New Ways of Seeing: Printmaking as an Introduction to University
By Briony Fleming, on 29 April 2020
This post has been written by Emma Bryant, Schools Engagement Manager: Museums (UCL Culture) who focusses on a programme of activity with secondary schools in east London.
“The workshop was so inspirational, I have always been interested in Art and learning the process and seeing people creating Art made me want to carry out my dream.”
Hello, I’m Emma, I work in UCL Culture and the quote above is from one of the school students in our Printmaking Project. That is part of the UCL East Museums and Schools Programme that I created and manage. This blog post is the first in a series we are publishing to give a taste of some of Culture’s work that takes place outside the public eye, specifically with schools.
The programme’s main aims are to raise the profile of the university amongst east London schools in advance of the opening of the new UCL East campus; to increase school students’ skills and knowledge; and to give insight into opportunities for study and work available to young people between the ages of 11 – 18.
All children visit a museum during their time at school so I use the familiarity of this environment as a starting point to engage young people from disadvantaged backgrounds. Object based learning (OBL) is key to our offer and all school students attend workshops in one of the museums on the Bloomsbury campus: UCL Art Museum, the Grant Museum of Zoology, or the Petrie Museum of Egyptian Archaeology.
Key to the success of our projects is the input of UCL students and alumni. Visiting school students, many of whom will not have been to a university before, really enjoy meeting our students. Interesting conversations take place in a relaxed and informal way and the school students’ gain insight into studying at UCL. Over the coming weeks you’ll be hearing form some of the UCL students and alumni who have worked on and have enriched the schools programme. They write about both what happens during their workshops and how they feel about their involvement.
My programme introduces school students to subjects and topics which many of them are not aware of but will be part of the academic programmes planned for the UCL East campus, located in the heart of where they live. The Printmaking Project raises awareness of the opportunities to study art and design at the Culture Lab and the Bio-Robotics Project about the Robotics and Autonomous Systems hub. By broadening their knowledge about what can be studied at university these young people will be better equipped to make informed choices about their next steps on their educational journey.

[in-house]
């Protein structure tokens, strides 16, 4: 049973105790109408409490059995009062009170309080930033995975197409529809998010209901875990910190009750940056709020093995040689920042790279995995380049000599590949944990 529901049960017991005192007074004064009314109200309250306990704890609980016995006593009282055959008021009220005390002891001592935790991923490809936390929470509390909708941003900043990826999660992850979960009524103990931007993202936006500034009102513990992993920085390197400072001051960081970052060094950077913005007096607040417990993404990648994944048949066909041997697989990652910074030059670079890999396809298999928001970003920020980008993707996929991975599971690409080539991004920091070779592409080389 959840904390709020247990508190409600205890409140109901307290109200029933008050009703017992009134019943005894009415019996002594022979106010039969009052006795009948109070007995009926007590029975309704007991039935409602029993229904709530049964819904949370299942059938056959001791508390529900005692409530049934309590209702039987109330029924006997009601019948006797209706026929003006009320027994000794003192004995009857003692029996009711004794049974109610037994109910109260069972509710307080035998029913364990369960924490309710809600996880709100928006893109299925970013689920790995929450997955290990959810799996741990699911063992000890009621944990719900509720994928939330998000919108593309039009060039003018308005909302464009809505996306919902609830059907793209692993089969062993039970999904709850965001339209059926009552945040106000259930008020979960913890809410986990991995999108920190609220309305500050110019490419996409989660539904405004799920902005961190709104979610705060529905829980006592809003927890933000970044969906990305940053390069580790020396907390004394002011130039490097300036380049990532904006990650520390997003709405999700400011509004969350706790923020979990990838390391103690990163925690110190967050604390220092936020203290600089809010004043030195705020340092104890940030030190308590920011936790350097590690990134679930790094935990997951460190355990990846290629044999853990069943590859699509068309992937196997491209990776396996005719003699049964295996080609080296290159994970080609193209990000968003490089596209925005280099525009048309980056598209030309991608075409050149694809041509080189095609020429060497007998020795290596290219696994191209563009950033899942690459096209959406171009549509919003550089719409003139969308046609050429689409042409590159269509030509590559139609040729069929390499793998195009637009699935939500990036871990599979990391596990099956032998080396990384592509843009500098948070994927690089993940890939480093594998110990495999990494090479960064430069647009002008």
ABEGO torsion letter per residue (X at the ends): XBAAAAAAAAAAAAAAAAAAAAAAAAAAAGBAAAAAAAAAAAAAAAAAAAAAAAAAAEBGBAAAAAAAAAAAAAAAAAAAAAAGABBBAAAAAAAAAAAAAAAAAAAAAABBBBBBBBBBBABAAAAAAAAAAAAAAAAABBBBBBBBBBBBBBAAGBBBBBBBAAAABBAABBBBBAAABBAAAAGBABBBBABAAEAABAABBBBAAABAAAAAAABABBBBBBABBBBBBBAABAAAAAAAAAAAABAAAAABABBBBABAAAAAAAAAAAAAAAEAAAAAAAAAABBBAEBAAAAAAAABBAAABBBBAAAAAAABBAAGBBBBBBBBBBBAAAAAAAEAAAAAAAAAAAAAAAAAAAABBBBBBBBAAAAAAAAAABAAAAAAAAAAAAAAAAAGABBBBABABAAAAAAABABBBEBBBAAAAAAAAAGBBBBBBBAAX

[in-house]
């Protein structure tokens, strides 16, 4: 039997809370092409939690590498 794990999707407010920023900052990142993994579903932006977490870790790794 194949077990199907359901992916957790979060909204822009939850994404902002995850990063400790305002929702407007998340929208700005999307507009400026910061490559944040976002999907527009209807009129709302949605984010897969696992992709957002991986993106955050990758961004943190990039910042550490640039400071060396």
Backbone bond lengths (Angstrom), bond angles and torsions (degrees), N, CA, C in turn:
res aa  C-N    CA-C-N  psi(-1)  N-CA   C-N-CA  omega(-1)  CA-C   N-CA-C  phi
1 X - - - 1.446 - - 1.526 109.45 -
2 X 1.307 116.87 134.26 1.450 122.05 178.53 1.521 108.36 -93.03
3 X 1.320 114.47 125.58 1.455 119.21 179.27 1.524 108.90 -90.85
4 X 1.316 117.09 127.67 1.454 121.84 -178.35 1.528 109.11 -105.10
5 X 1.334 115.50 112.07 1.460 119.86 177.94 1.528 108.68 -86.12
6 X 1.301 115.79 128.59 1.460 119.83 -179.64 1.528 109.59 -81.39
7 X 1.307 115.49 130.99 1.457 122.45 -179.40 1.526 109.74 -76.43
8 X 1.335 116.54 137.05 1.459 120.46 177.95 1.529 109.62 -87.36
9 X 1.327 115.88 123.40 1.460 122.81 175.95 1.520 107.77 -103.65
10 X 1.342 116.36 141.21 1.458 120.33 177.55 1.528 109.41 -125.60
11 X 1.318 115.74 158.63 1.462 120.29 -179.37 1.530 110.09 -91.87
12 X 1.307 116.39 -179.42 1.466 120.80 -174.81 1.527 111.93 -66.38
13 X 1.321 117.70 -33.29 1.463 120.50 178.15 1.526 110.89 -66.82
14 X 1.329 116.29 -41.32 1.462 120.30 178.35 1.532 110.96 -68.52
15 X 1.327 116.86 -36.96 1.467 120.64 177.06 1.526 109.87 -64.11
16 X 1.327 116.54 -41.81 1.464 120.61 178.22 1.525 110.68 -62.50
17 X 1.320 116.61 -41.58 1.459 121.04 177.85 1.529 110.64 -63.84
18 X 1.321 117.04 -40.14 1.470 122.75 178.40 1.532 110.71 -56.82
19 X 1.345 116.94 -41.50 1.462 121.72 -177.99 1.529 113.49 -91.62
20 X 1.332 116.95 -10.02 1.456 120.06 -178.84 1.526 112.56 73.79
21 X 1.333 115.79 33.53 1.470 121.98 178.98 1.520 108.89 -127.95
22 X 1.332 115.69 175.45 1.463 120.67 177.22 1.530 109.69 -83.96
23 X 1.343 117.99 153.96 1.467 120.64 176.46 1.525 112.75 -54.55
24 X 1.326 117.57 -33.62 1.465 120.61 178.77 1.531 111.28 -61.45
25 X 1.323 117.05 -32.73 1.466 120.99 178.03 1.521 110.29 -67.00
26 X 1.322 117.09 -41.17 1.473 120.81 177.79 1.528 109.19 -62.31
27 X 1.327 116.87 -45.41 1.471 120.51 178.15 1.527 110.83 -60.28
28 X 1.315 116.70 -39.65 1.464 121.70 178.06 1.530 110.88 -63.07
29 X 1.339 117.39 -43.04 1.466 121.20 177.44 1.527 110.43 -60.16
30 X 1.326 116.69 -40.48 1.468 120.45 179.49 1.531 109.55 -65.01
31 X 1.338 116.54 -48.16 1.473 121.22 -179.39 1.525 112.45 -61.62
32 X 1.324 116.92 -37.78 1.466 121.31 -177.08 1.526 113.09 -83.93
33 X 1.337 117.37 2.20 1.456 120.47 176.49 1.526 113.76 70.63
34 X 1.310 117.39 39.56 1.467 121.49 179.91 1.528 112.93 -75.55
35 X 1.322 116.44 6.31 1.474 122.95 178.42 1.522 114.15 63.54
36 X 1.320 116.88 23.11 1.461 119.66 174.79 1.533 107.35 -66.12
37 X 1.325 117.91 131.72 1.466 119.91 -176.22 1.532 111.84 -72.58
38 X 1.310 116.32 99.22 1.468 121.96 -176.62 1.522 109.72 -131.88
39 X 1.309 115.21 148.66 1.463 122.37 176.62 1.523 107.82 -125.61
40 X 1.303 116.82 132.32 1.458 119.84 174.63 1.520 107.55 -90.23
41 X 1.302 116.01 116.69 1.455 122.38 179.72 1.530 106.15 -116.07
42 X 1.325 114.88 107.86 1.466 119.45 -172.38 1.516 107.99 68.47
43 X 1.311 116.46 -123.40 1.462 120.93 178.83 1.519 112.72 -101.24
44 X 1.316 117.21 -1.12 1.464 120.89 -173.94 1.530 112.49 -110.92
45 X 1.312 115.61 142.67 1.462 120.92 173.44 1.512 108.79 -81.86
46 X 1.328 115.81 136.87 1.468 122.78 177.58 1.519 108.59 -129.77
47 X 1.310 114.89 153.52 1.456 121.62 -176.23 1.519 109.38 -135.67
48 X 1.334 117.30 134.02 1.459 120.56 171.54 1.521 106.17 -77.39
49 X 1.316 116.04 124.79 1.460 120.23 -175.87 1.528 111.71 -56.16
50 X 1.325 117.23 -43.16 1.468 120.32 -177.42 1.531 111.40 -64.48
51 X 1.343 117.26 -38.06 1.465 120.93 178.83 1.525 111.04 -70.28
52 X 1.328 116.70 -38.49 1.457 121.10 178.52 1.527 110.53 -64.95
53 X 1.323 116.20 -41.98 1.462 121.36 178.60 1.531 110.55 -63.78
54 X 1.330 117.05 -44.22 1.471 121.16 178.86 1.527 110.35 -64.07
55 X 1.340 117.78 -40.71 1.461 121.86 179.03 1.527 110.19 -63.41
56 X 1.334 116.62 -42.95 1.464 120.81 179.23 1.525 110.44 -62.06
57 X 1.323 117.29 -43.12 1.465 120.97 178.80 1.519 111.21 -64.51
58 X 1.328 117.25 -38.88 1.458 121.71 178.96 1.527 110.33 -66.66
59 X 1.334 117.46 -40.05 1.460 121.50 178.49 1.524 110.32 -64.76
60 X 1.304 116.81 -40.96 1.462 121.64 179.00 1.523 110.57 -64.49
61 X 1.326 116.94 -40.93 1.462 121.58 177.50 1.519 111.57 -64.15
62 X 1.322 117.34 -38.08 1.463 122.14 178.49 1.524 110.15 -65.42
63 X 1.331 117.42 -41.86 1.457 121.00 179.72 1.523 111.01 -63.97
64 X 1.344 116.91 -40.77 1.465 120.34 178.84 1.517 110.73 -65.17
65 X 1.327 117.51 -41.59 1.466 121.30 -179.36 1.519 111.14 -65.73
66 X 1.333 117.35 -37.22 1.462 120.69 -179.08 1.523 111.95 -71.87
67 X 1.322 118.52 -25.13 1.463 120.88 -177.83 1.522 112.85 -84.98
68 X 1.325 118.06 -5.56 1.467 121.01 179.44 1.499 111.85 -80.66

First up is the Printmaking Project, for GCSE and A level Art students, which runs over two days. Day 1 takes place on the Bloomsbury Campus, the morning is spent looking at and studying etchings, followed by lunch with Mataio and Nia, two Slade School of Fine Art undergraduate students. After lunch they take the school group on a tour of the campus and the Slade School. The day ends with a practical workshop led by Mataio and Nia in the Slade Printmaking Studio. Day 2 is an outreach workshop at the school or college where school students learn all the practical printmaking skills needed to design, create and print a drypoint etching. The day is led by two Slade School alumni, Isobel and Taylor. These are some of the students who you will hear from in this blog series.
The Day 1 art workshop at the UCL Art Museum begins with prints by Old Masters and prize-winning prints made by former Slade School students being taken from storage and displayed around the museum. I chose these prints because they all are created either partly or wholly using the drypoint technique, they showcase the Art Museum’s amazing print collection in which ranges from old master works to contemporary pieces by Slade students and most importantly they open the school students eyes to the possibilities of using drypoint as a medium to express their creative ideas.
As a group we study, analyse and discuss these original prints. This is followed by drawing activities ranging from quick-fire sketches to longer studies of up to half an hour. Teachers are often surprised that their students can get up close to a selection of etchings by Rembrandt to study his amazing technique and look at his masterful depictions of light and shade.
A teacher commented that her ‘Students were challenged…and looked at work that they would normally not look at. They deeply analysed the work of Rembrandt and former Slade students, making a series of drawings – this informed their designs for Day 2.’
Future posts will describe the next stages of the Printmaking Project. The project has grown over the past three years and we now offer an extension workshop which builds on the skills learnt during Day 2. The quality of the prints produced by the students has been very high so in 2019 all the prints created by participants were exhibited in the Cloisters at UCL in Make An Impression: Prints from East London Schools. A second exhibition was in the final stages of planning when the Coronavirus hit. This exhibition, Make An Impression II, will now become a virtual one so look out for a blog about how our STEP trainee Mohammed creates it.
The Printmaking Project is part of the UCL East Museums and Schools programme run by UCL Culture and supported by the Access and Widening Participation programme. You can find out about all of our Access and Widening Participation programmes here.